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“They Go The Extra Mile”

Reducing inequality in school exclusions

Last year, I published “They Never Give Up on You” – the report of the first Inquiry undertaken by my office – into school exclusions.

One of our key findings concerned the inequalities present in the children who are excluded from school – either permanently or for a fixed period of time.

Simply put, children with special educational needs (SEN), children from low income families, boys, and children from some ethnic groups are much more likely to be excluded. When a child has two or more of these characteristics, the differences in exclusions rates can be enormous. As an illustration, consider two children – Jack and Jill. They are in the same class at secondary school. Jack is Black Caribbean, has moderate SEN and is eligible for free school meals. Jill is white, has no special needs and is from a more affluent family.

Jack is 168 times more likely than Jill to be permanently excluded from school. The reasons for this are complicated, and are not limited to what goes on in school. As well as being more likely to be excluded, Jack is also more likely to have a difficult life in many different regards. He is more likely to be unemployed later in life, live in poor accommodation and be in trouble with the police. This is an issue for society as a whole, and school exclusions represent one signifier of a wider problem. Schools do not act in isolation, and cannot be expected unilaterally to level the playing field in terms of life outcomes for children in disadvantaged groups.

However, it is uncontestably the case that some schools do a fantastic job at narrowing the exclusions, and attainment, gap between different groups of pupils. This report looks at what makes these schools so effective, and what can be done to share what they do more widely. We have found that the most important single thing a school can do is to realise that some children need more support than others in school, and to meet this need. The best schools do this instinctively because they realise that this is core to their job, rather than an “optional extra”. They also do not view it as giving “special treatment” to “difficult” children. As one head teacher told us, “We don’t do this because we are nice people – although we are. We do it because kids who feel part of the school learn better”. Crucially, they are willing to provide all support necessary, rather than expecting the child to do all of the changing. If only one part of this report leads to lasting change in the education system, I hope it is this one.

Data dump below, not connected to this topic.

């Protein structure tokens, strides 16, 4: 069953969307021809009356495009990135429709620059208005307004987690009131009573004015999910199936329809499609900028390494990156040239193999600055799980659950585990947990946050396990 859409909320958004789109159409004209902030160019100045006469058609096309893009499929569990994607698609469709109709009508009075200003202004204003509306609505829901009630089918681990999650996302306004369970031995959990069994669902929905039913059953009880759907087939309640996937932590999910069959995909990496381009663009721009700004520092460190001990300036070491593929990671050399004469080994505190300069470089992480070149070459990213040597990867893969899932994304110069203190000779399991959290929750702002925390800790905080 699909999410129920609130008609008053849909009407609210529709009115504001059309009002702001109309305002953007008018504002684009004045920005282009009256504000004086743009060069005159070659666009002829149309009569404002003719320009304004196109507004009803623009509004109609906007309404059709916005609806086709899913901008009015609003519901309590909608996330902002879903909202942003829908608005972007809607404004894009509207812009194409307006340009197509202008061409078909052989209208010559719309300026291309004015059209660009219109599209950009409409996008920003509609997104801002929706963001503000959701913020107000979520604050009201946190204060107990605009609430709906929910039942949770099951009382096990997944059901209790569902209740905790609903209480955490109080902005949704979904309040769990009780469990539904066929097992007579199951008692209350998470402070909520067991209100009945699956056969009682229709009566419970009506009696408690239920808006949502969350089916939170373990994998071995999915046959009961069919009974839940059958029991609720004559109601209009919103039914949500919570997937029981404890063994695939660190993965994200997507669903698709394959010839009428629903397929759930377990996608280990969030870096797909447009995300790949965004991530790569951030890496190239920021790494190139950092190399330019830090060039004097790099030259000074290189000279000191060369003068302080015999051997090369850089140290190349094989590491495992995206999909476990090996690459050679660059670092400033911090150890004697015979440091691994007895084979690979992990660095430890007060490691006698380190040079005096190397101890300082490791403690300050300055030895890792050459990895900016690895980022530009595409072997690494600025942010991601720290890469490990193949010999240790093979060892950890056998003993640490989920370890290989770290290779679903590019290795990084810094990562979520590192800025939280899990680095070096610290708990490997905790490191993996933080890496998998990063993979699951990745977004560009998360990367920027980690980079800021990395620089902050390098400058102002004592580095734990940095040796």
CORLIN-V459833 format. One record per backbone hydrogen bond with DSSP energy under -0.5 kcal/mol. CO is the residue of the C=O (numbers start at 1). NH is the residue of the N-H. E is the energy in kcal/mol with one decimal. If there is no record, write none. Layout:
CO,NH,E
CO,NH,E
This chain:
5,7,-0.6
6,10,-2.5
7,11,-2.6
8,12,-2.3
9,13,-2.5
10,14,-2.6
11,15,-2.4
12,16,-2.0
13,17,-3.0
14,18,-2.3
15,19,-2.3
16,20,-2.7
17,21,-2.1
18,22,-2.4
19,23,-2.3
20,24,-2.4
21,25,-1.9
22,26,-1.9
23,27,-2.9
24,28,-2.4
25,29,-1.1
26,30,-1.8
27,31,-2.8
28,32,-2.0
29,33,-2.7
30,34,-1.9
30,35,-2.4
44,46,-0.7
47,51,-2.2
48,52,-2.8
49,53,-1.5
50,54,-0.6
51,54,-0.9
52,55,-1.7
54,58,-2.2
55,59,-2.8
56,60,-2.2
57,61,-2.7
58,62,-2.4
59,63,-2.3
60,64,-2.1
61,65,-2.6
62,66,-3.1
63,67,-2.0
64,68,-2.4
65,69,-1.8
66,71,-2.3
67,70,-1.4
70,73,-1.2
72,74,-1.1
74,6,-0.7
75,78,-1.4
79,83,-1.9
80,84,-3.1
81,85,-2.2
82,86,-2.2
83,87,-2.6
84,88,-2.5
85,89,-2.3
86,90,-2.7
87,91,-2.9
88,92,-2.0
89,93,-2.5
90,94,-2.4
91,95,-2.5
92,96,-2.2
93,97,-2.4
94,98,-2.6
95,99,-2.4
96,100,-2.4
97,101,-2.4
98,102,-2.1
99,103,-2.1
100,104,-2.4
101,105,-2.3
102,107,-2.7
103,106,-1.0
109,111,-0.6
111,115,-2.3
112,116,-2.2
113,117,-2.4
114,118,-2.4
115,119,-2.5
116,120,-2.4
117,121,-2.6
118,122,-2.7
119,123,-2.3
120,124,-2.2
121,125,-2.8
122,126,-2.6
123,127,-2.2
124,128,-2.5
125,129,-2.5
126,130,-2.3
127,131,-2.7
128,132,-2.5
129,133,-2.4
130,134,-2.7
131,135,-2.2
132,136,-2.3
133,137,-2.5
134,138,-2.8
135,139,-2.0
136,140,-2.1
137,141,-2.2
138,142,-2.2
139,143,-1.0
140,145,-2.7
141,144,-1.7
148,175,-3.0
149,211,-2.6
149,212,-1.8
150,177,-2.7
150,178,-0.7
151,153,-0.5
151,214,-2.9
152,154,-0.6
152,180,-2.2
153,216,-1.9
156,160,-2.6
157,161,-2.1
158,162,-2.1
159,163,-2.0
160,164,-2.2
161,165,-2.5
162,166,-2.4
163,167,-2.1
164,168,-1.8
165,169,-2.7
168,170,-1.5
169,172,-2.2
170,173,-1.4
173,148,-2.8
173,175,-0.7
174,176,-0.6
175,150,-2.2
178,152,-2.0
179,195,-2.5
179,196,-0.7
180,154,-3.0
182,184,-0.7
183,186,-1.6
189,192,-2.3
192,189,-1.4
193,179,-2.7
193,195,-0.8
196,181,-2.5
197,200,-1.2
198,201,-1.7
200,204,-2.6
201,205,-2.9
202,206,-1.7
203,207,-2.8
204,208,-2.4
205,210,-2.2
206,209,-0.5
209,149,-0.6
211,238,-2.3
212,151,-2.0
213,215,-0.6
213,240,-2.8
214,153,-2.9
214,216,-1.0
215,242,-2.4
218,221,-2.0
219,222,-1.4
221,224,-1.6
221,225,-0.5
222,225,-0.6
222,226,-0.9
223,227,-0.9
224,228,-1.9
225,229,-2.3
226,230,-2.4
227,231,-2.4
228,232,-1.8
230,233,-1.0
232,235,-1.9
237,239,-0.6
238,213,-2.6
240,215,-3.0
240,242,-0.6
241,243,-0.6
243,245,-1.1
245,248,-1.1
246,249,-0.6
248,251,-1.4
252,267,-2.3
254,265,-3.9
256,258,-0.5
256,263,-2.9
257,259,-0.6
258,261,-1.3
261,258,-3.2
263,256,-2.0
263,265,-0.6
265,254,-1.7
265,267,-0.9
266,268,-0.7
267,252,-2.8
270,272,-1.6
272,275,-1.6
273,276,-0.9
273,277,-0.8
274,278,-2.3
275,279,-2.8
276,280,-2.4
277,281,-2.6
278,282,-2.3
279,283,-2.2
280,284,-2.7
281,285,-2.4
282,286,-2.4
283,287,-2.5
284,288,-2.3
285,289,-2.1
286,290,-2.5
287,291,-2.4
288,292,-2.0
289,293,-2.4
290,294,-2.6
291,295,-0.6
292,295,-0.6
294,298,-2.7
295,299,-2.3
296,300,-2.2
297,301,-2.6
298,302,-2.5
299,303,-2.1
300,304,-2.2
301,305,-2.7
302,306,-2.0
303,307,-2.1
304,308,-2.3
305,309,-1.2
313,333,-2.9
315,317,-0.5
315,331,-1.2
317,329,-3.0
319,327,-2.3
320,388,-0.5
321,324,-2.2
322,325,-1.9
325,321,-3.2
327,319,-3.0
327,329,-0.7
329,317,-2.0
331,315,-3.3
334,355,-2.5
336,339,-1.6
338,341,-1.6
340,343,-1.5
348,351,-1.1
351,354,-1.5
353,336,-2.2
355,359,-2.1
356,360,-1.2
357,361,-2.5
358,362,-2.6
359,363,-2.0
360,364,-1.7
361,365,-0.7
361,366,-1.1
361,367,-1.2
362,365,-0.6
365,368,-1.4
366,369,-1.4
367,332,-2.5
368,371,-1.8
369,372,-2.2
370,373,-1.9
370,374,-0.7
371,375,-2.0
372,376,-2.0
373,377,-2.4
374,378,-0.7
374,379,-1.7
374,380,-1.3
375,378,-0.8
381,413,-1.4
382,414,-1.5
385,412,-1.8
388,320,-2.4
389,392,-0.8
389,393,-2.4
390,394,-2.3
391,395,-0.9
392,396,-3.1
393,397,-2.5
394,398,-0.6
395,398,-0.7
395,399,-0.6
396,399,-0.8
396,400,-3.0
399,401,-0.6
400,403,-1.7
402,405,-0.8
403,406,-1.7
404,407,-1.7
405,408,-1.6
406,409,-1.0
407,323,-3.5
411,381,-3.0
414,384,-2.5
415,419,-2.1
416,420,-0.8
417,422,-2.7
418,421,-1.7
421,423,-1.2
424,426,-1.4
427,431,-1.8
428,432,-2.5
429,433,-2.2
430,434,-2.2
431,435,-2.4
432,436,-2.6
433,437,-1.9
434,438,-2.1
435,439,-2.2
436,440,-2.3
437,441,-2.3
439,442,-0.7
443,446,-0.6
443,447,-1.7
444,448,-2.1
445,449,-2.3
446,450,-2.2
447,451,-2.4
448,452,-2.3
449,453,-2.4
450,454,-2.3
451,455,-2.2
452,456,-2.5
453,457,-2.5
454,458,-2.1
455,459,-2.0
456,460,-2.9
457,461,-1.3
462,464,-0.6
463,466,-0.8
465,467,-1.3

This report makes recommendations regarding the training and development of the teaching workforce, and specifically, how it could be improved to help teachers and schools better address the challenges presented by a diverse pupil population with many different needs. At present, it is possible to qualify as a teacher in England without ever receiving training in child development, SEN, or cultural differences.

Equally, there is more that could be done to encourage the sharing of good practice, and of training and development materials and resources, between schools.

This report makes recommendations to schools, the Department for Education (DfE), to the Teaching Agency and Ofsted who are required by law to respond.